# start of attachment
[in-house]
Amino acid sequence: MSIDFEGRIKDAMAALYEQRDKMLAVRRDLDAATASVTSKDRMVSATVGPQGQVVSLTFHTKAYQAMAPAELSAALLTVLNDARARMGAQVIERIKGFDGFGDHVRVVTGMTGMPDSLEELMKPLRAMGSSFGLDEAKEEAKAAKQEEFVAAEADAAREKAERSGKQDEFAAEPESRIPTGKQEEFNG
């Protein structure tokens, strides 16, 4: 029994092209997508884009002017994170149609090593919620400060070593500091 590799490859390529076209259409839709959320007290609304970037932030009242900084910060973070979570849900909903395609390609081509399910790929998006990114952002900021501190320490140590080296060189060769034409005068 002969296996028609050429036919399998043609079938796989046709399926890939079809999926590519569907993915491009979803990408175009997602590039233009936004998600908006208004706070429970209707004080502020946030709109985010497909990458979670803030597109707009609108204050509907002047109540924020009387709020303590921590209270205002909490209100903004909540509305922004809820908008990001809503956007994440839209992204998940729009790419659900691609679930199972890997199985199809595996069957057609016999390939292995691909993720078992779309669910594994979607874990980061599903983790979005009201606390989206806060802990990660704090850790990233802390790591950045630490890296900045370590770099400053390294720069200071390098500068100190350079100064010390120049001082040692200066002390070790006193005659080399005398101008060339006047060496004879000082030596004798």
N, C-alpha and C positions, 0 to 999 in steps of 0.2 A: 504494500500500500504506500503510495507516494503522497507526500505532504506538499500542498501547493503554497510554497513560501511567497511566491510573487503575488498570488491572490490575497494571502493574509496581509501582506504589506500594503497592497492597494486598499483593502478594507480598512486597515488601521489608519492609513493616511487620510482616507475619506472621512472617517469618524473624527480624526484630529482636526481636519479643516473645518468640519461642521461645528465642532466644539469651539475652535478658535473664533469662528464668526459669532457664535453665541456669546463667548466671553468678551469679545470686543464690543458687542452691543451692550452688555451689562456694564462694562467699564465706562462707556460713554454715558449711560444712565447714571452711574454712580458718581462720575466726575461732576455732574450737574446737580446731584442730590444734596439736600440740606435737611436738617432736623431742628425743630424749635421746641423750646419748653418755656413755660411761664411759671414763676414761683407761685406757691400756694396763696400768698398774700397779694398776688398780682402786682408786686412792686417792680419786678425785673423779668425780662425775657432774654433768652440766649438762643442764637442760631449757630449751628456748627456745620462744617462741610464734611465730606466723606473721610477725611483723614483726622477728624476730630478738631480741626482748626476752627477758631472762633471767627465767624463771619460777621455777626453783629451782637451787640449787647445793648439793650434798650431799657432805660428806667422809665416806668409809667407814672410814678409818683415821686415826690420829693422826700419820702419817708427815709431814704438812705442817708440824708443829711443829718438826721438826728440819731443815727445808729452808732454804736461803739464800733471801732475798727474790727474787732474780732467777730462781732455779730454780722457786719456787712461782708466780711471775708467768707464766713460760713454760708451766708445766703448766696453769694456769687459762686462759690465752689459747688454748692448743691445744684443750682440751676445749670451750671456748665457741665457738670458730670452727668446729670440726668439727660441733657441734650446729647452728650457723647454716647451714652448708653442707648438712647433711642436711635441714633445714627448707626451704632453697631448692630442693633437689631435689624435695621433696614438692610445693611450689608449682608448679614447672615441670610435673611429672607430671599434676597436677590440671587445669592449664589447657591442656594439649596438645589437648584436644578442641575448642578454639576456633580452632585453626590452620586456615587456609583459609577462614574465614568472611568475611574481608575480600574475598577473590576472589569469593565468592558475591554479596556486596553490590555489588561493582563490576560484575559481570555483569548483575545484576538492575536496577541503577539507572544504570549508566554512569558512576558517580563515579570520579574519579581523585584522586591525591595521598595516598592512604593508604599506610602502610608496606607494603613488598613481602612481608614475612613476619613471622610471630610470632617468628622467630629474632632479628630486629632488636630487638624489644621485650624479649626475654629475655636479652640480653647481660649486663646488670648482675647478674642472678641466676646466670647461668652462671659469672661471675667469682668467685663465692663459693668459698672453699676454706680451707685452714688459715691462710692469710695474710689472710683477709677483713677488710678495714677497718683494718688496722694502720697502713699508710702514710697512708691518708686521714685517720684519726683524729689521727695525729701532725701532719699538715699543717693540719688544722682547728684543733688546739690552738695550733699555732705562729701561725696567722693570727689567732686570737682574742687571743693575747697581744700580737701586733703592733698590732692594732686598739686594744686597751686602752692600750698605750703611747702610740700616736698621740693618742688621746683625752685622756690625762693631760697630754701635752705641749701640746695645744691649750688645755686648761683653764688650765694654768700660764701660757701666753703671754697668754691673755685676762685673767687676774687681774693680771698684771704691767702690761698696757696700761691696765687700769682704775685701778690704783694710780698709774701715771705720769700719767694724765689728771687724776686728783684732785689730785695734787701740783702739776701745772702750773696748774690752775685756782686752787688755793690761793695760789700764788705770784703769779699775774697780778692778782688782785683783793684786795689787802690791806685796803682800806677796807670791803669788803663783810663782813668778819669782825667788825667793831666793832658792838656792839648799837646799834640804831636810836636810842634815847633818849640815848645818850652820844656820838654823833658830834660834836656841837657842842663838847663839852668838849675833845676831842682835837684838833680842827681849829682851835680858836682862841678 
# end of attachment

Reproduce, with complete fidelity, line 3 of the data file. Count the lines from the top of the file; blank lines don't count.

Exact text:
């Protein structure tokens, strides 16, 4: 029994092209997508884009002017994170149609090593919620400060070593500091 590799490859390529076209259409839709959320007290609304970037932030009242900084910060973070979570849900909903395609390609081509399910790929998006990114952002900021501190320490140590080296060189060769034409005068 002969296996028609050429036919399998043609079938796989046709399926890939079809999926590519569907993915491009979803990408175009997602590039233009936004998600908006208004706070429970209707004080502020946030709109985010497909990458979670803030597109707009609108204050509907002047109540924020009387709020303590921590209270205002909490209100903004909540509305922004809820908008990001809503956007994440839209992204998940729009790419659900691609679930199972890997199985199809595996069957057609016999390939292995691909993720078992779309669910594994979607874990980061599903983790979005009201606390989206806060802990990660704090850790990233802390790591950045630490890296900045370590770099400053390294720069200071390098500068100190350079100064010390120049001082040692200066002390070790006193005659080399005398101008060339006047060496004879000082030596004798």